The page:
Martin A. Sullivan is the recipient of the 2021 Davie-Davis Public Service award. Sullivan is the chief economist and contributing editor for Tax Notes, Tax Analysts’ daily and weekly publications and blog. An expert on the federal tax system, especially corporate taxation, he has written over 500 economic analyses for Tax Analysts’ publications and is the author of two books on tax reform, including the recent Corporate Tax Reform: Taxing Profits in the 21st Century. He has testified before Congress on numerous occasions. He was the subject of a 4500 word feature article in The Washington Post in 2013 that centered on how multinationals avoid taxes, an article that featured testimonials from many leading economists, lawyers, and other members of the tax policy community. Previously, Sullivan taught economics at Rutgers University and served as a staff economist at the U.S. Treasury Department and later at the congressional Joint Committee on Taxation. Sullivan graduated magna cum laude from Harvard College and received a PhD in economics from Northwestern University.
As noted by NTA President James Alm, “There are few people in the tax community who have written more insightfully and more persuasively than Marty Sullivan on virtually all aspects of tax policy. His almost weekly commentaries in Tax Notes have helped enormously to inform and to shape tax policy in the United States. The National Tax Association is proud to recognize Marty as this year’s recipient of the Davie-Davis Public Service Award.”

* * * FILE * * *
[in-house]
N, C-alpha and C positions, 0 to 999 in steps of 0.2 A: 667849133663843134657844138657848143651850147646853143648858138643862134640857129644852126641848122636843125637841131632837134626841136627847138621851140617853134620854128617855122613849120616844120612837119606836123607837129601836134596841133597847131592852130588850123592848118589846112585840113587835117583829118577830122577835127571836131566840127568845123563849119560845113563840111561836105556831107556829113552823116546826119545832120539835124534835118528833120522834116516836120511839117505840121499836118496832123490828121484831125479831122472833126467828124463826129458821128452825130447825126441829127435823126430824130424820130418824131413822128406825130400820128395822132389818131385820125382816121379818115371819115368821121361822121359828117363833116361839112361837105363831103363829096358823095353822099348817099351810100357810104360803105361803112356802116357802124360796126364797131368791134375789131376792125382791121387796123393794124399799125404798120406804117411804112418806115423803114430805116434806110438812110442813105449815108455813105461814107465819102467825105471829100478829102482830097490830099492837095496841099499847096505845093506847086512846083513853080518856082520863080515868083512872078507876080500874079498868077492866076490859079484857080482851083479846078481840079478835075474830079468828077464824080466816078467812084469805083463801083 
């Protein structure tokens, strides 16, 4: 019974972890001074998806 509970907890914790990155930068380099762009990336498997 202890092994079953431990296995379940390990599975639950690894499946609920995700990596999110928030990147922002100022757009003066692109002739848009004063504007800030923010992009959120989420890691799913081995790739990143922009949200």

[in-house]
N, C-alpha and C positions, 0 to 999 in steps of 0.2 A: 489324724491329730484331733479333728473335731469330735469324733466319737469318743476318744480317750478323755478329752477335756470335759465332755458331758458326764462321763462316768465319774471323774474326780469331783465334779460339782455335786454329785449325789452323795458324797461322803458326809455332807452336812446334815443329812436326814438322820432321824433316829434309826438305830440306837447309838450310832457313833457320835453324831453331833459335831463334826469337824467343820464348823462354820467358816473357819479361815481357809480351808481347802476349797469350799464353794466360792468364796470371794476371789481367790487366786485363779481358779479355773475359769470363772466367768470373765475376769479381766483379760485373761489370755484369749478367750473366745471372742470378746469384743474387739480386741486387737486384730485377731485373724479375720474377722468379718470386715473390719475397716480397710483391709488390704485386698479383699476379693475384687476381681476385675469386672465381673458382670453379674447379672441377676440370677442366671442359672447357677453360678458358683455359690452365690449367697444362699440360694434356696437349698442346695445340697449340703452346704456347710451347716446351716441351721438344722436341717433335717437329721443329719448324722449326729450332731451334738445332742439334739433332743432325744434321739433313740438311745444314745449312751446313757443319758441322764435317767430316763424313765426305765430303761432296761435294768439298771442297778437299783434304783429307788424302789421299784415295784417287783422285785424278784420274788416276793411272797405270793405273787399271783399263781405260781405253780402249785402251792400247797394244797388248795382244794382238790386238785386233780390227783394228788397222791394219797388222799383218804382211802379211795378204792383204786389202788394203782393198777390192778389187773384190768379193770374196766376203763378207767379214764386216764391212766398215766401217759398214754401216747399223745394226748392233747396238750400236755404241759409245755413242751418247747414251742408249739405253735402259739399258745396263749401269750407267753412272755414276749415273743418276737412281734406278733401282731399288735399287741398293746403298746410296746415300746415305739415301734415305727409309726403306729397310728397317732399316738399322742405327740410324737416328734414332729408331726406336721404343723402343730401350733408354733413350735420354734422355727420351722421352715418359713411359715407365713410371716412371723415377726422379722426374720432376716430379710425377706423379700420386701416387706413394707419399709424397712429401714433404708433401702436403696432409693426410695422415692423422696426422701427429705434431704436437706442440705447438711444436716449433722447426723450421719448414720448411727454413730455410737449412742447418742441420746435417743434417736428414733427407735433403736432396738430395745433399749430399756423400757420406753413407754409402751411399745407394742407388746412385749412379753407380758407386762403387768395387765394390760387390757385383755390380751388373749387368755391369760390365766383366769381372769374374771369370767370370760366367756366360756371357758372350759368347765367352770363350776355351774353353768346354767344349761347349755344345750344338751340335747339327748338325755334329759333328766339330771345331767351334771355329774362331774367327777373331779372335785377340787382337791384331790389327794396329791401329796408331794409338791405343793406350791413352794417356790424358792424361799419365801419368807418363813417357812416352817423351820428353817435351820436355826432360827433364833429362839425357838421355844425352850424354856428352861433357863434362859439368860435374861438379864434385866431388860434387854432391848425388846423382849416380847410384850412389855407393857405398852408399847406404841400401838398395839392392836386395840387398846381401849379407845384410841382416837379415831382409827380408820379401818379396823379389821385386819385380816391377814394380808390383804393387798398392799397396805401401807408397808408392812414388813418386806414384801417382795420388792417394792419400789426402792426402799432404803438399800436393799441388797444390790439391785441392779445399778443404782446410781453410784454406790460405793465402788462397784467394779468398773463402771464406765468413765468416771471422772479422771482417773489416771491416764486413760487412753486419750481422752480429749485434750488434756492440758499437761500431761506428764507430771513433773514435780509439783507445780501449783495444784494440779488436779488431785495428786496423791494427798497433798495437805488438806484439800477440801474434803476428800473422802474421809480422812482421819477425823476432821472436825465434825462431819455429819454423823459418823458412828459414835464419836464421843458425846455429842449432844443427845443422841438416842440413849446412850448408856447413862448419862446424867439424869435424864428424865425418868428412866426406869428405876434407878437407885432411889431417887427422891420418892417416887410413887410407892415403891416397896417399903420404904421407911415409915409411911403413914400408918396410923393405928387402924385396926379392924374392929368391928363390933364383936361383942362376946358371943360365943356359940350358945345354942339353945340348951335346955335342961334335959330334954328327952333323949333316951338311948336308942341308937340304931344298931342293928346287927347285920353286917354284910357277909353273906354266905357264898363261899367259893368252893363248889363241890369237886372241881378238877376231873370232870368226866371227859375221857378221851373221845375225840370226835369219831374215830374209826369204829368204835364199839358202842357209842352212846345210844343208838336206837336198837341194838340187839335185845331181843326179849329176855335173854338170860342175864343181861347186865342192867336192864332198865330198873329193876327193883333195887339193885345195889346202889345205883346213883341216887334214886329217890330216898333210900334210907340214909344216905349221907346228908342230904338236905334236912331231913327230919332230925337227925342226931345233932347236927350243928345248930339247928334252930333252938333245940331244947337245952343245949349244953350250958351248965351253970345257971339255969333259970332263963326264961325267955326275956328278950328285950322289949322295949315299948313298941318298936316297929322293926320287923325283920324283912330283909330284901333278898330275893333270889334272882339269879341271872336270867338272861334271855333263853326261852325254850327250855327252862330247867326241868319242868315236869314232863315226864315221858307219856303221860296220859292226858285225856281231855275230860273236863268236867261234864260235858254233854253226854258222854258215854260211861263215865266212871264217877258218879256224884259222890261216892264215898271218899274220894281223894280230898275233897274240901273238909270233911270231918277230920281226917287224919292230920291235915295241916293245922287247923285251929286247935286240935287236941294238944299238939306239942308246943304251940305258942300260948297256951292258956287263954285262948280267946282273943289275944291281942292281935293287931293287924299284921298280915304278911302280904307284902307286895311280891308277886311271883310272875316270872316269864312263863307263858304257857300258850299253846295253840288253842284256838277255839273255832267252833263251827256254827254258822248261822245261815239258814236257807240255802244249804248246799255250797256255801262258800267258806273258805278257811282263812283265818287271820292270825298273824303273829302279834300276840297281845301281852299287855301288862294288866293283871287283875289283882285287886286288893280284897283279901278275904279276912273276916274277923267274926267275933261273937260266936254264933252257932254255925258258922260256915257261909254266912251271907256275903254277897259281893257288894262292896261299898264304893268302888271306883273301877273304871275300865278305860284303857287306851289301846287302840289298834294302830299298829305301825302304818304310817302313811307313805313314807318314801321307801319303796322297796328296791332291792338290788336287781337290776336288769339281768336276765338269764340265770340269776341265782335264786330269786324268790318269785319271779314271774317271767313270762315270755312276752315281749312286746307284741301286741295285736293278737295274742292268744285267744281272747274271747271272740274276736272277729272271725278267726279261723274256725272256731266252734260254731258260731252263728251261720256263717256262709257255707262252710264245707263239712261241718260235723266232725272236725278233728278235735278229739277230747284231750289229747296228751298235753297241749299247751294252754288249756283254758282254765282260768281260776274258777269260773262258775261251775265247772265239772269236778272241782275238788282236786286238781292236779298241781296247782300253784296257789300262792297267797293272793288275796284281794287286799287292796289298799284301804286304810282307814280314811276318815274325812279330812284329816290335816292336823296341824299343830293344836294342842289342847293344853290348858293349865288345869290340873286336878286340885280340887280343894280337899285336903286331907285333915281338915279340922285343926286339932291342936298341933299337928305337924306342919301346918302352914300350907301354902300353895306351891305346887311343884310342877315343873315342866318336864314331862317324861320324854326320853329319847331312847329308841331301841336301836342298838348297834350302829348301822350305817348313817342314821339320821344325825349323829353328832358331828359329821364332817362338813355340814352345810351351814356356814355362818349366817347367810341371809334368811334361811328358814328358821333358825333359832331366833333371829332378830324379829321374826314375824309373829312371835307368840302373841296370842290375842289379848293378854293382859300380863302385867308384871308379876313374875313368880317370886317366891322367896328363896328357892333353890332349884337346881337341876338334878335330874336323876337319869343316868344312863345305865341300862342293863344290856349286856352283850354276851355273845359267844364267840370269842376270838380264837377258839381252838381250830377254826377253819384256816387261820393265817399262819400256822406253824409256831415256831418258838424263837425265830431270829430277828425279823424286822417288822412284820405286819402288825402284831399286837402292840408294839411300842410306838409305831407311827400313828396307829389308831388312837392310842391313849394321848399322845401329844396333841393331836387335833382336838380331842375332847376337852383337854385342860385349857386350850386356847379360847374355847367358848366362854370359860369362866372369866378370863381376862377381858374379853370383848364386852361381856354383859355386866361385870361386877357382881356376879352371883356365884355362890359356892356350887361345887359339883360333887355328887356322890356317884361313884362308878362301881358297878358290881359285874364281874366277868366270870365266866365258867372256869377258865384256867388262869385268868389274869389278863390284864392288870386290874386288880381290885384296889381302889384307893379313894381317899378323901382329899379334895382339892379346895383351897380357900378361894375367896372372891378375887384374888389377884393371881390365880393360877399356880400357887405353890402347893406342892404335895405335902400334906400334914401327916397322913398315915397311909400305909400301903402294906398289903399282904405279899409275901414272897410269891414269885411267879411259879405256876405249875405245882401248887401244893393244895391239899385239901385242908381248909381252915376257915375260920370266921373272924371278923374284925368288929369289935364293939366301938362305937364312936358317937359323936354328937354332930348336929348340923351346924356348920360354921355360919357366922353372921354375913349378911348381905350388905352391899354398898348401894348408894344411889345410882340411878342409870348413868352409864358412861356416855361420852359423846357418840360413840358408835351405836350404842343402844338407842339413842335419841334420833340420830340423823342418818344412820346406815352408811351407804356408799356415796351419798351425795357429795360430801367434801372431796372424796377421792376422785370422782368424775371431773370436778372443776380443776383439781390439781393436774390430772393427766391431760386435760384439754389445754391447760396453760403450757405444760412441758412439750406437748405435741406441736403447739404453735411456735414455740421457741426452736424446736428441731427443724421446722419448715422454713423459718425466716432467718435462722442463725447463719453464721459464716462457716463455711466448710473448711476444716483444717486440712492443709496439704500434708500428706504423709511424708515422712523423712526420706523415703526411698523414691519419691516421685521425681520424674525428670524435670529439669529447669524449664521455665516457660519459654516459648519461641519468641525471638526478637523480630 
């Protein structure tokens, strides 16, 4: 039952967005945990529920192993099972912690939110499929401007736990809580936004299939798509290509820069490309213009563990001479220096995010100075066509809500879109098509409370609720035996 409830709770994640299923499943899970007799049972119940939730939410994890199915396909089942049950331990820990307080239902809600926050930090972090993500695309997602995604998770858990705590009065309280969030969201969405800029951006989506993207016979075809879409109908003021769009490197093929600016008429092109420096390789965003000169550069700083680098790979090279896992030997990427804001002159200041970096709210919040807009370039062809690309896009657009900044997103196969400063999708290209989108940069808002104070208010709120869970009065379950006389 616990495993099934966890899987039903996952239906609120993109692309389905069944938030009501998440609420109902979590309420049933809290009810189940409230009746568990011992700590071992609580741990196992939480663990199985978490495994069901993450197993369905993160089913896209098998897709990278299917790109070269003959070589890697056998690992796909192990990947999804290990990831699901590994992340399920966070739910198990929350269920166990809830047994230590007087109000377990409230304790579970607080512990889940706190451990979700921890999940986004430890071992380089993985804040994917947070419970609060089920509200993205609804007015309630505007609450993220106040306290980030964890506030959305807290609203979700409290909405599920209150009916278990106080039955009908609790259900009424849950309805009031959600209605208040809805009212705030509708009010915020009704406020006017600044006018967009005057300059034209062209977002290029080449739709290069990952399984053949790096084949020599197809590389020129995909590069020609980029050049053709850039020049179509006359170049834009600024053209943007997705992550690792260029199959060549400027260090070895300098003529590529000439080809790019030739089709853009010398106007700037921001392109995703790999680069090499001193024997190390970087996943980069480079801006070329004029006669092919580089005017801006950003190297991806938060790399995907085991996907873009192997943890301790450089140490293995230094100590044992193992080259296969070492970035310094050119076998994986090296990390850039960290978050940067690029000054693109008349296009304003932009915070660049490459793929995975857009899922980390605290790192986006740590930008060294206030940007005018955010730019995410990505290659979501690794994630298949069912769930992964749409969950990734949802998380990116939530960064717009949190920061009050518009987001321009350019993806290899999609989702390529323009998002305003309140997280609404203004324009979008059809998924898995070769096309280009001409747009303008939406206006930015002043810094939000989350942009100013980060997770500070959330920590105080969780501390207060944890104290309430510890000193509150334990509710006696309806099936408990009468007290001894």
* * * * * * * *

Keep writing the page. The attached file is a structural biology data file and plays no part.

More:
The Davie-Davis Public Service Award was created in 2005 in memory of two long-time National Tax Association members, Bruce F. Davie and Albert J. Davis. The award honors NTA members who have followed Bruce F. Davie and Albert J. Davis in serving the public through the provision of insightful analyses and objective advice on issues of taxation and government finance to elected officials, other policymakers, and the general public. The award is presented annually at the National Tax Association’s annual spring symposium.